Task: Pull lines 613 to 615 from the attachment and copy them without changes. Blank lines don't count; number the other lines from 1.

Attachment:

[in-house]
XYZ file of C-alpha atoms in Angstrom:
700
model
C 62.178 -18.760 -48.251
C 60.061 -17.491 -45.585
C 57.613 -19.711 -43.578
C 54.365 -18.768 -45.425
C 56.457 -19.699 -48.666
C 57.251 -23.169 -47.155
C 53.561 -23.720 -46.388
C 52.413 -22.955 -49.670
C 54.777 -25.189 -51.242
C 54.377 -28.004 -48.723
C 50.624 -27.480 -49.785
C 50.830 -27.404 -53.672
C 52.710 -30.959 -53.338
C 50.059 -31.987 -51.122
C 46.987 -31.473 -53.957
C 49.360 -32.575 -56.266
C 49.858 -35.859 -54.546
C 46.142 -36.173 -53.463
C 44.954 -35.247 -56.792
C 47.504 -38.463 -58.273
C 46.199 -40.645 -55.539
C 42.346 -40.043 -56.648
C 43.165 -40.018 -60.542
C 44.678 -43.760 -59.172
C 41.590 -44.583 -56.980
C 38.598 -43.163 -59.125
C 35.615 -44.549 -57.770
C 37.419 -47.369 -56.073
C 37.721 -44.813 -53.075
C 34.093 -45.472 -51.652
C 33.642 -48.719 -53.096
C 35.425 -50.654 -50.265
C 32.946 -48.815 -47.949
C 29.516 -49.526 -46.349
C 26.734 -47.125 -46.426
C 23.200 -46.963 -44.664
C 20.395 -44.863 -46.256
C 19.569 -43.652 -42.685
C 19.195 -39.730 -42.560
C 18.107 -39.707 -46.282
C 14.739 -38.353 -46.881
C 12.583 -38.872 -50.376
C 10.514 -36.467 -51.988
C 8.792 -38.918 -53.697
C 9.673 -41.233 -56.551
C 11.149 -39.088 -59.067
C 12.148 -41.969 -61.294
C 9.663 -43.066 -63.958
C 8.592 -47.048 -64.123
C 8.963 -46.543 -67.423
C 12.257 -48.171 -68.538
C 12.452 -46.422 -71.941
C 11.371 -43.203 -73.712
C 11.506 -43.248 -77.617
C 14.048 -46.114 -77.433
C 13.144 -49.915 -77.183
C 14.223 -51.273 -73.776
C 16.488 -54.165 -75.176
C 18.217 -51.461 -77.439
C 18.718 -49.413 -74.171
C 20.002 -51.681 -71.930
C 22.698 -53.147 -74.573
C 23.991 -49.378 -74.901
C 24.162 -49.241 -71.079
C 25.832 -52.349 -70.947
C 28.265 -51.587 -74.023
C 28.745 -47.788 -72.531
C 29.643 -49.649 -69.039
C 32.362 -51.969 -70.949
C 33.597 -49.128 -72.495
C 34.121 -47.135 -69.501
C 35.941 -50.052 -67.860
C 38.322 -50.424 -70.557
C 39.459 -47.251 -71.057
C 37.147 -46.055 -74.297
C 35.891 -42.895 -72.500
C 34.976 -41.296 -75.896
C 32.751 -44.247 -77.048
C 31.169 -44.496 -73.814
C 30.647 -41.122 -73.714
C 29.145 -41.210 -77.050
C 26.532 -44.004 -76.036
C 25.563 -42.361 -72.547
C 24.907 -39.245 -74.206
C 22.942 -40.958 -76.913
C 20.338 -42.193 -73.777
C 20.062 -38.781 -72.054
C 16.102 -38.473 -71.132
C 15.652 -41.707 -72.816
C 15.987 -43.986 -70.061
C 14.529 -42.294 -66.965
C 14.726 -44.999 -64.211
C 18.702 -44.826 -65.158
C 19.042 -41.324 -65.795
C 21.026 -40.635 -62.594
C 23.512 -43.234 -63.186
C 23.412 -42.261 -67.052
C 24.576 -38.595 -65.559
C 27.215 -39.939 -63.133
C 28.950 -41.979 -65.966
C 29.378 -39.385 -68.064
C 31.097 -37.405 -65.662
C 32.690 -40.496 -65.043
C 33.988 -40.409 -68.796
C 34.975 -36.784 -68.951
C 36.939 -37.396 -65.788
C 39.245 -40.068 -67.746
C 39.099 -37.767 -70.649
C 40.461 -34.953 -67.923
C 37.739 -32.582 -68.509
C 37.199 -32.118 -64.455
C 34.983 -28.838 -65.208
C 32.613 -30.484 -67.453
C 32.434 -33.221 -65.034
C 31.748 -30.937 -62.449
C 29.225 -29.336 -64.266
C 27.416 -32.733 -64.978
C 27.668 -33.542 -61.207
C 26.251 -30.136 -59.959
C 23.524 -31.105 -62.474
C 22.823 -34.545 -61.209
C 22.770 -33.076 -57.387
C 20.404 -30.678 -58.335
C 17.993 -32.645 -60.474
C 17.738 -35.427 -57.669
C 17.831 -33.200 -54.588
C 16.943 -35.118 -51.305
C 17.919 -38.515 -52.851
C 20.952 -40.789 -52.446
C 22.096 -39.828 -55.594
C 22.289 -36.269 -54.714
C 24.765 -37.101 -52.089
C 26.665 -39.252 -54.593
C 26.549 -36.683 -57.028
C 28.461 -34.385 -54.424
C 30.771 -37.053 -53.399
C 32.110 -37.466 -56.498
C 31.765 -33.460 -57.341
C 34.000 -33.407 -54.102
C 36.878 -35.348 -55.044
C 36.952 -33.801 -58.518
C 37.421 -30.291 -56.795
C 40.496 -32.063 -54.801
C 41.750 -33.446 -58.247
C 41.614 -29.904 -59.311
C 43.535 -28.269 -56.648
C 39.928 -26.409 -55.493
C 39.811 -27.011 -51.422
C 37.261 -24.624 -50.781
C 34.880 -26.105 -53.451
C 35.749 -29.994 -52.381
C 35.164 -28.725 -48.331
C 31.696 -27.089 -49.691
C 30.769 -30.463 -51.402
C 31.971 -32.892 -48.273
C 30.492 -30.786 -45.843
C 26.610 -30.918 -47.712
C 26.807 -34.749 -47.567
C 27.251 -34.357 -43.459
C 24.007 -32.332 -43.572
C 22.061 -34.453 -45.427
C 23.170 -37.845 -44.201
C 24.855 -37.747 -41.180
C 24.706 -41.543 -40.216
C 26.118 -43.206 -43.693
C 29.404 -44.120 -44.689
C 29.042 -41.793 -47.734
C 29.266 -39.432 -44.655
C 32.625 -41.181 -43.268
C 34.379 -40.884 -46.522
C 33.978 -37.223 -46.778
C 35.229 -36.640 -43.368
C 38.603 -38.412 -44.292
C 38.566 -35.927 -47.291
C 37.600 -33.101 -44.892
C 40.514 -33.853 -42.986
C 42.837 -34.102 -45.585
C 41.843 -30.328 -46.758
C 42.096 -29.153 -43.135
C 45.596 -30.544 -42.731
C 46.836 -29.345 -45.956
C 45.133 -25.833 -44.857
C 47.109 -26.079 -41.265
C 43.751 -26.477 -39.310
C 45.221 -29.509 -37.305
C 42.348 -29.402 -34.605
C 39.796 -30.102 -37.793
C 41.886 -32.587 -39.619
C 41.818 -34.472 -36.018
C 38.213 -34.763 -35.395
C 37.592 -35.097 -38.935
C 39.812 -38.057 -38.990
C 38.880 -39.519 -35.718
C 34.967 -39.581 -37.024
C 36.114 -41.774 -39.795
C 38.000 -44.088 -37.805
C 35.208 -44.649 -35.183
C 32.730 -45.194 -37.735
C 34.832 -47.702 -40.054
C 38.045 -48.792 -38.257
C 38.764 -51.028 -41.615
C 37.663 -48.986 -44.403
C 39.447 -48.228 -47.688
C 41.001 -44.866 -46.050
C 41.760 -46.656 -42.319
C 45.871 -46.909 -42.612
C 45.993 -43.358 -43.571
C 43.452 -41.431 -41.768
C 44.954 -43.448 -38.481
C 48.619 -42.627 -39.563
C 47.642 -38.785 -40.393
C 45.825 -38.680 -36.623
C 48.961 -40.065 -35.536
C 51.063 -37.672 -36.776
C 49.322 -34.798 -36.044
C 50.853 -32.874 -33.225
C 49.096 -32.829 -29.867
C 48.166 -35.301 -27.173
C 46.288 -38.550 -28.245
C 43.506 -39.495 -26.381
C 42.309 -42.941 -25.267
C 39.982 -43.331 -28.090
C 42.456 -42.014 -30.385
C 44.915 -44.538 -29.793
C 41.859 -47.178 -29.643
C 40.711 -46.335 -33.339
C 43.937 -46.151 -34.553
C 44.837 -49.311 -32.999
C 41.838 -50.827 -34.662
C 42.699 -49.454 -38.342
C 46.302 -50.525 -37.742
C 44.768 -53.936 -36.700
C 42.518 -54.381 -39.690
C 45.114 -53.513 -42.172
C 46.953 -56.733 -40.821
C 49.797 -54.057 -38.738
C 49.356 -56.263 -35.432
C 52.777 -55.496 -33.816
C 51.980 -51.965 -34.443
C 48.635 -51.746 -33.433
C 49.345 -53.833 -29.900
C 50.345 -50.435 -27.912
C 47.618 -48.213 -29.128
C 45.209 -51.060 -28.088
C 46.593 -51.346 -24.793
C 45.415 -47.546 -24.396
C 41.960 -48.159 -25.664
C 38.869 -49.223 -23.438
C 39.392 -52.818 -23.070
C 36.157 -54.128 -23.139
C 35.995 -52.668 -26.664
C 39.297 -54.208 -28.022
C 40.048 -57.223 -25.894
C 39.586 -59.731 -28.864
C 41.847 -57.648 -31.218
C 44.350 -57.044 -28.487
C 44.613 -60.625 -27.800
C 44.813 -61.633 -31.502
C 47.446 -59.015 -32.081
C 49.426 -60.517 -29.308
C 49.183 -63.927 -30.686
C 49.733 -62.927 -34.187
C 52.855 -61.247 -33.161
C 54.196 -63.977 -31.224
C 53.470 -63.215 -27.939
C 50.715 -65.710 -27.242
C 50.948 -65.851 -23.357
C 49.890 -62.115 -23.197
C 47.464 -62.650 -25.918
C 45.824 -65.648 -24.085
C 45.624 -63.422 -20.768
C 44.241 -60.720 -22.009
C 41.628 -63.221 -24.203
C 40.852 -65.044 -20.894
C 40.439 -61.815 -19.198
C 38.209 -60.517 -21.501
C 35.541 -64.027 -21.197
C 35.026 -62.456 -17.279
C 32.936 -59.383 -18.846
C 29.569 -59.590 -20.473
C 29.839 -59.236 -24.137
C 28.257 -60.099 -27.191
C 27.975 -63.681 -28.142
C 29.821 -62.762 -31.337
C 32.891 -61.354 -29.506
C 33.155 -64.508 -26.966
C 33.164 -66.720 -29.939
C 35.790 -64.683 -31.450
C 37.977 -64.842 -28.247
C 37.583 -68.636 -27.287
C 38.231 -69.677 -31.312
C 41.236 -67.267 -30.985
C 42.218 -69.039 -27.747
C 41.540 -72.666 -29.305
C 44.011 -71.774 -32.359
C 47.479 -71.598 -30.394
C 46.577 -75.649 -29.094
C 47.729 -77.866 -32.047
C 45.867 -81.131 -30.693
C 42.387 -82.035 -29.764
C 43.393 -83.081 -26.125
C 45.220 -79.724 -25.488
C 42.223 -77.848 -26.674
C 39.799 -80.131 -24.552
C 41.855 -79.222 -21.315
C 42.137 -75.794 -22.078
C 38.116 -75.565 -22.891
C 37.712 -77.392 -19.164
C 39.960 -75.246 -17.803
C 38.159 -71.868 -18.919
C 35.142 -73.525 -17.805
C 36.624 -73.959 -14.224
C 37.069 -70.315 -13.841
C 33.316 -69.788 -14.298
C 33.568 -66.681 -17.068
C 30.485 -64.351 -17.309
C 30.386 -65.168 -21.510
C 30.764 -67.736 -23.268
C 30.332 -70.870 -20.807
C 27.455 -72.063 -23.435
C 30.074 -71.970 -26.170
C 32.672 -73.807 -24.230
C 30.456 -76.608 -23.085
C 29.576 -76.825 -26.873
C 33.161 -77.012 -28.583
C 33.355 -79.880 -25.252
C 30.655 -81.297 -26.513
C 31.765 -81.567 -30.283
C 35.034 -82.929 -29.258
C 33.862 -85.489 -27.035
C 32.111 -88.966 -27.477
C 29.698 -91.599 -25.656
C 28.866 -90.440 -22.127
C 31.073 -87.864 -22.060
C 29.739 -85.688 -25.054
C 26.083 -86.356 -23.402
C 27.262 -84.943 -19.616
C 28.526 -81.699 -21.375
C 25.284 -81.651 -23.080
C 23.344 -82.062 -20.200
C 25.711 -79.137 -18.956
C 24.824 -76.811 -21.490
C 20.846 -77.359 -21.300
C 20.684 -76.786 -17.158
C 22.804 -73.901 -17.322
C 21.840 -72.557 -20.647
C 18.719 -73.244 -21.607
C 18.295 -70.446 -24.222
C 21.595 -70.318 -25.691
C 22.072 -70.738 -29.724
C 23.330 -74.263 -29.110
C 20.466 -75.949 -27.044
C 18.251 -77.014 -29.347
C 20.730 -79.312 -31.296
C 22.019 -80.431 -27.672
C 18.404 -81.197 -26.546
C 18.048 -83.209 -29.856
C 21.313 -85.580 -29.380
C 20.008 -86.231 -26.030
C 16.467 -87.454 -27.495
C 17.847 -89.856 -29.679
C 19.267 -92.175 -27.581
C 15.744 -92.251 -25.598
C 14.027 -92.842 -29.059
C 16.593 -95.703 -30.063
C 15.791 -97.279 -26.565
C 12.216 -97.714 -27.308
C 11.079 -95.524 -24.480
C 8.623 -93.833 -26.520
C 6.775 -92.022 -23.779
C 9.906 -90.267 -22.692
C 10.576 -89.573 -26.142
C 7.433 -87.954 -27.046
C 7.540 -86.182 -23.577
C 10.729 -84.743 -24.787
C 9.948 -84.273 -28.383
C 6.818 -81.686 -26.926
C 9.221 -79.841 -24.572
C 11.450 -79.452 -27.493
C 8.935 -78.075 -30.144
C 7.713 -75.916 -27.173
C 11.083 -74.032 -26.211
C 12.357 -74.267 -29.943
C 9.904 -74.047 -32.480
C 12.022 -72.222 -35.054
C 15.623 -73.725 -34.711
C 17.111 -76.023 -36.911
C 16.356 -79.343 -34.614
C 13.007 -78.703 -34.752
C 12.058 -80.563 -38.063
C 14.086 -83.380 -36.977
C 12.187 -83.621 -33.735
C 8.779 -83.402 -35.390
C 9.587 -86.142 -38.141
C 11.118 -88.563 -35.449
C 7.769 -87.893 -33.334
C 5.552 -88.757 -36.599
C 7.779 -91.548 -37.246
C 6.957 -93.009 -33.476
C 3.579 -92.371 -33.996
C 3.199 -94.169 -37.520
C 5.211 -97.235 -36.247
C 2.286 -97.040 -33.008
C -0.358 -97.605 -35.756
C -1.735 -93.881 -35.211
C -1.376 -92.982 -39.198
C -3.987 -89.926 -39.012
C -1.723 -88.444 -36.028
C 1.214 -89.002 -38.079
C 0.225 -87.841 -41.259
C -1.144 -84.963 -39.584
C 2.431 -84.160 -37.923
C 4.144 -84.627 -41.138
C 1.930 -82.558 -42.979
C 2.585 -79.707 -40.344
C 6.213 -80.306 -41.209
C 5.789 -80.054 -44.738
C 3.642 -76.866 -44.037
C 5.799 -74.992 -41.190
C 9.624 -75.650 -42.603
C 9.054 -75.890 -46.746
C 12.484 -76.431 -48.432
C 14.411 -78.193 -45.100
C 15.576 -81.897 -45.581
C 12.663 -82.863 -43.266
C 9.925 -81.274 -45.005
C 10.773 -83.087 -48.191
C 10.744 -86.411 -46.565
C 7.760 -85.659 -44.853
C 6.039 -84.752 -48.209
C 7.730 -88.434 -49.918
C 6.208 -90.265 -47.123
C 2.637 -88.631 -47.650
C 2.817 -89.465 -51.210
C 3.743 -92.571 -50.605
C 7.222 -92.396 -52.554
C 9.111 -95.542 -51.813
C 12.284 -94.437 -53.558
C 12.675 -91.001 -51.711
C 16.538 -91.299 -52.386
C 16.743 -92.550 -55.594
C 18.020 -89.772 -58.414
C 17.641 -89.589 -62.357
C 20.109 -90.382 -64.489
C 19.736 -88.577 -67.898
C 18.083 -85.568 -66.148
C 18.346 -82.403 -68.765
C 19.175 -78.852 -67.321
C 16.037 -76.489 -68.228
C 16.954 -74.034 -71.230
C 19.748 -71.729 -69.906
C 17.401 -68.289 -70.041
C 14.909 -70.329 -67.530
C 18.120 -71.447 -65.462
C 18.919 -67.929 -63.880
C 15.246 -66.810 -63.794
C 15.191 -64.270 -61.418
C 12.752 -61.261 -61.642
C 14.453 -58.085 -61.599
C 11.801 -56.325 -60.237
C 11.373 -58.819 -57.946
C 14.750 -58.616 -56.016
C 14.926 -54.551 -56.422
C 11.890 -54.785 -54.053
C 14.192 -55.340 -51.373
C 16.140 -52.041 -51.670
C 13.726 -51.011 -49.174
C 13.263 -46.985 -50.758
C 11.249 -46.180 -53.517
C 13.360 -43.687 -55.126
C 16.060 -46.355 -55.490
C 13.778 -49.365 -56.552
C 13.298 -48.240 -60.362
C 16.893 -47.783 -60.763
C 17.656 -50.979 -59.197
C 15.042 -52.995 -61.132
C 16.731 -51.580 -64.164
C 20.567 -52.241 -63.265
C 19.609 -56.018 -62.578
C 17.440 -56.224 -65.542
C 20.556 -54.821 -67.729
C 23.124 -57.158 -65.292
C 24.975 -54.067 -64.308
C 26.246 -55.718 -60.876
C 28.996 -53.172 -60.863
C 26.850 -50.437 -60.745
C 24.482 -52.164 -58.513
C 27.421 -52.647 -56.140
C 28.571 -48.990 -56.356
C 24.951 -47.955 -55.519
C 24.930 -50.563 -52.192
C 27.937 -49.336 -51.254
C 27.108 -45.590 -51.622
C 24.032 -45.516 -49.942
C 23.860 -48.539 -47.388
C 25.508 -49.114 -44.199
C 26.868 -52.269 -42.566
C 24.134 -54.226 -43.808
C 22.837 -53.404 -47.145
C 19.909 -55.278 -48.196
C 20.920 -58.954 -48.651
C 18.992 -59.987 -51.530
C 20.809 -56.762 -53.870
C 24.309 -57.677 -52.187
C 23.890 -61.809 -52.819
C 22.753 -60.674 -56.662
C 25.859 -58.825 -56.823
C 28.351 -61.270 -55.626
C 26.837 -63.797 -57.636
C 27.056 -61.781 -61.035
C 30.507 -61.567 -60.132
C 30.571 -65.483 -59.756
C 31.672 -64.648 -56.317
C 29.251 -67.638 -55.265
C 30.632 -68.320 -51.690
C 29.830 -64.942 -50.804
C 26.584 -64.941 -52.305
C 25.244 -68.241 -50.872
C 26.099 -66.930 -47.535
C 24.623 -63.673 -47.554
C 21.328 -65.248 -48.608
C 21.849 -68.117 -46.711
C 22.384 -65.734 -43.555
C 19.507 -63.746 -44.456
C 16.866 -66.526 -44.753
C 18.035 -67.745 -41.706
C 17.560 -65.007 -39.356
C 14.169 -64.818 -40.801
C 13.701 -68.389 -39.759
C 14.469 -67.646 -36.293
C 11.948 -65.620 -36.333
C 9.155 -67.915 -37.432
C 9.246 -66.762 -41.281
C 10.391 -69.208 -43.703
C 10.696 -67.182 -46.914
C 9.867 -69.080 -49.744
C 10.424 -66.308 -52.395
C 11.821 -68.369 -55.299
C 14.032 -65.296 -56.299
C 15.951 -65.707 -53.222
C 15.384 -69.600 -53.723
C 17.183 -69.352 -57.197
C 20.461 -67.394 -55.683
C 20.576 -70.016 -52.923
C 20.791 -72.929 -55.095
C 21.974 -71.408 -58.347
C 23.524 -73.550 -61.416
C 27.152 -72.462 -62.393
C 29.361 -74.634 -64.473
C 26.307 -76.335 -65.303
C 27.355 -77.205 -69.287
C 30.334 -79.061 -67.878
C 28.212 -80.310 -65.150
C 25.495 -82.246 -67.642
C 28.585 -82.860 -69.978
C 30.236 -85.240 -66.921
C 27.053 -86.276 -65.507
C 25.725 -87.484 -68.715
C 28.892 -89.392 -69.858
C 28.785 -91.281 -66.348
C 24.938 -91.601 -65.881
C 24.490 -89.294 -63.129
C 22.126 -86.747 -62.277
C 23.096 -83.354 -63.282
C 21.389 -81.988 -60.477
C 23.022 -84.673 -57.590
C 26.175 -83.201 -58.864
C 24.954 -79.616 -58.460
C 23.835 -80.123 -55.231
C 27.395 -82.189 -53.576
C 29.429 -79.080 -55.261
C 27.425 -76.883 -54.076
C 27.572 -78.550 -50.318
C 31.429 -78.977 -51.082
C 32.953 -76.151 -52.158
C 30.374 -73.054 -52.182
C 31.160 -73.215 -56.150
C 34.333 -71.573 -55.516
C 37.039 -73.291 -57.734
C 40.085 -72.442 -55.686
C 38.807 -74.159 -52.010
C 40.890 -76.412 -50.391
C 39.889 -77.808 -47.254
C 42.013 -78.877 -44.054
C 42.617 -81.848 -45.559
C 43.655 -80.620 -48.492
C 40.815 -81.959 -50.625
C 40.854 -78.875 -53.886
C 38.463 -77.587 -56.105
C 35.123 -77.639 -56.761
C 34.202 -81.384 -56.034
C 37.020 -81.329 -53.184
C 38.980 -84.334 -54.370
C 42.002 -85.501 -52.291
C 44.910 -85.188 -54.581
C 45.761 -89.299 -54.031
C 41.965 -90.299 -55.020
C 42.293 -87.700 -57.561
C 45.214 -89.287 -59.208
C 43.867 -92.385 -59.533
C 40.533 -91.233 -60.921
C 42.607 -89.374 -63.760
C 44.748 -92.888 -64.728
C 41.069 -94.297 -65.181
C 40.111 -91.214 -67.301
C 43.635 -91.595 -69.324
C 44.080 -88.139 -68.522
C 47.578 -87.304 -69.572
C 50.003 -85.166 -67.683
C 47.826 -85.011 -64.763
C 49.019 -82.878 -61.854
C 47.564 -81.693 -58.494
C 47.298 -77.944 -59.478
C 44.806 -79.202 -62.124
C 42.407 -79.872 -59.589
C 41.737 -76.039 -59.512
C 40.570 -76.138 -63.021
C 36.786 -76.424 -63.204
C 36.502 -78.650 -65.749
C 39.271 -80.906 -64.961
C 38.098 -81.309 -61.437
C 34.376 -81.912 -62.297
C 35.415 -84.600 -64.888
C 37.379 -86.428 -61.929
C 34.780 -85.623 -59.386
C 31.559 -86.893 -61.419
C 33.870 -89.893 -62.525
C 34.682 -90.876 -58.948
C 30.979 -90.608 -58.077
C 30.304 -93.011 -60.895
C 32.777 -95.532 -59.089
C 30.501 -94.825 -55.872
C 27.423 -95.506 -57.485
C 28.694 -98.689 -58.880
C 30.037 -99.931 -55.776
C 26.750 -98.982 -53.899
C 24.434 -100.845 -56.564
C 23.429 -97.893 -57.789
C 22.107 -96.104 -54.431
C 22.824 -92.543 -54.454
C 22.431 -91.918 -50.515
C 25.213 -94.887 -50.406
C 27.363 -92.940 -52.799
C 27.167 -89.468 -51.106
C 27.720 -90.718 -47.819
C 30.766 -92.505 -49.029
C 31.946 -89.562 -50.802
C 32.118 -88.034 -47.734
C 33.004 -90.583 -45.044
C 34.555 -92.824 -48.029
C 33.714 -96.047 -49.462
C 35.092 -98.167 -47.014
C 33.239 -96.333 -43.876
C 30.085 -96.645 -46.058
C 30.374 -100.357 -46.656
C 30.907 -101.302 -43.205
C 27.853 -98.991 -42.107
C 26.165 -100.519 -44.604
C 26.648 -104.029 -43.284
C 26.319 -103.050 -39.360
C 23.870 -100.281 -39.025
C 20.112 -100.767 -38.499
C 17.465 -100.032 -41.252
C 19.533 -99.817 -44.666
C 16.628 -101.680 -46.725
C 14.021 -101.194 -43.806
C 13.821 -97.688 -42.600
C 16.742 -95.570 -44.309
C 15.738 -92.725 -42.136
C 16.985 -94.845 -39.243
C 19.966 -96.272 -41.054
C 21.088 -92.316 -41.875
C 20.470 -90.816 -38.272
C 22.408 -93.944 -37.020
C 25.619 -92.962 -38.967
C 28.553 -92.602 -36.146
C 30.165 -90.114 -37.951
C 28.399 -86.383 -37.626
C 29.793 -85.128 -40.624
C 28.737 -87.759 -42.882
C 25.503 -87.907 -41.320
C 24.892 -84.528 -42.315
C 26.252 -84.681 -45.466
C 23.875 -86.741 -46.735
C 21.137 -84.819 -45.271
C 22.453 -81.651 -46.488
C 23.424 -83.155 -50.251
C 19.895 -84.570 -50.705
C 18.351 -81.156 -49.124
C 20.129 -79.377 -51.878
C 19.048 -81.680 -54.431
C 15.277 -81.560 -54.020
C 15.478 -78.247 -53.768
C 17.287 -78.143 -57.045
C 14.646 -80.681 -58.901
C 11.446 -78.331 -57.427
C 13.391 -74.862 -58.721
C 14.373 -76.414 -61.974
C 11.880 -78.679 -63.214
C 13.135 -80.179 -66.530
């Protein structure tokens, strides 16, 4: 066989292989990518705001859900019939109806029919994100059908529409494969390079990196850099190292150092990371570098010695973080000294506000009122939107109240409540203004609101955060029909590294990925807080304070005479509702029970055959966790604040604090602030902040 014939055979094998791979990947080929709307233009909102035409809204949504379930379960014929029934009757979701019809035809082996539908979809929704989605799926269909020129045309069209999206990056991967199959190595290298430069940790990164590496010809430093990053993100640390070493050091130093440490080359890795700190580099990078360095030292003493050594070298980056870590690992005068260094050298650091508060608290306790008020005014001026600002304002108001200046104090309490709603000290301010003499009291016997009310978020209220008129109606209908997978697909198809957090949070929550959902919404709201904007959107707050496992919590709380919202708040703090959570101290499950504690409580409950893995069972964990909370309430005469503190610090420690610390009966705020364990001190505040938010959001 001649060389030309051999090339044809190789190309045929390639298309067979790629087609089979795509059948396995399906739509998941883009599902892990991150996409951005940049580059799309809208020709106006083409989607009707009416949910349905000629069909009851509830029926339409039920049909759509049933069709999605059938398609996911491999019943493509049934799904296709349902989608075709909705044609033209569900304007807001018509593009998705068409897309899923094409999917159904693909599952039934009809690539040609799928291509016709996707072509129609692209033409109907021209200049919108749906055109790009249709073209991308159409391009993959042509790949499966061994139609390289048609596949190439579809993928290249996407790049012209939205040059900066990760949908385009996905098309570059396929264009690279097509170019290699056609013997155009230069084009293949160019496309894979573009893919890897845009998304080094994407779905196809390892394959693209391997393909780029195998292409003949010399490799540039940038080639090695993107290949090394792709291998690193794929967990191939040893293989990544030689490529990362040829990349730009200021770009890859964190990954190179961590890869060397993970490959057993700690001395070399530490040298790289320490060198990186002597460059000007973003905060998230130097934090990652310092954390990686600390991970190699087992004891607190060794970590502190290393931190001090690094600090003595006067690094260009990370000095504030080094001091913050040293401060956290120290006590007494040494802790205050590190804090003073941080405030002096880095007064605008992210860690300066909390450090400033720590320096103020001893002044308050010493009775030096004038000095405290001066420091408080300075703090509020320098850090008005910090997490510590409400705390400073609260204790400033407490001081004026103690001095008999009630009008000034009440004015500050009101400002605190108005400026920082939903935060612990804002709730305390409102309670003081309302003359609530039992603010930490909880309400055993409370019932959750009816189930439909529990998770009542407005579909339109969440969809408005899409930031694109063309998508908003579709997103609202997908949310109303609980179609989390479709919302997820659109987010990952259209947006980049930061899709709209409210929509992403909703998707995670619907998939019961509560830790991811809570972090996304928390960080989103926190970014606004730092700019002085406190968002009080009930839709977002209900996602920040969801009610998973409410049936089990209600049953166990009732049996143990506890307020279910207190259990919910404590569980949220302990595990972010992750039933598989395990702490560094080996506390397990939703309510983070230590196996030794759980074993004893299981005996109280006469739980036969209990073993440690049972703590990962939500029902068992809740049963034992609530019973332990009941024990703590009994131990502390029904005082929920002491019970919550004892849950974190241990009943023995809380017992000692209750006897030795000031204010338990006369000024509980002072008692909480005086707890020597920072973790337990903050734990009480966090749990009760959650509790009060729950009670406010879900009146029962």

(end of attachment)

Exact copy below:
C 50.003 -85.166 -67.683
C 47.826 -85.011 -64.763
C 49.019 -82.878 -61.854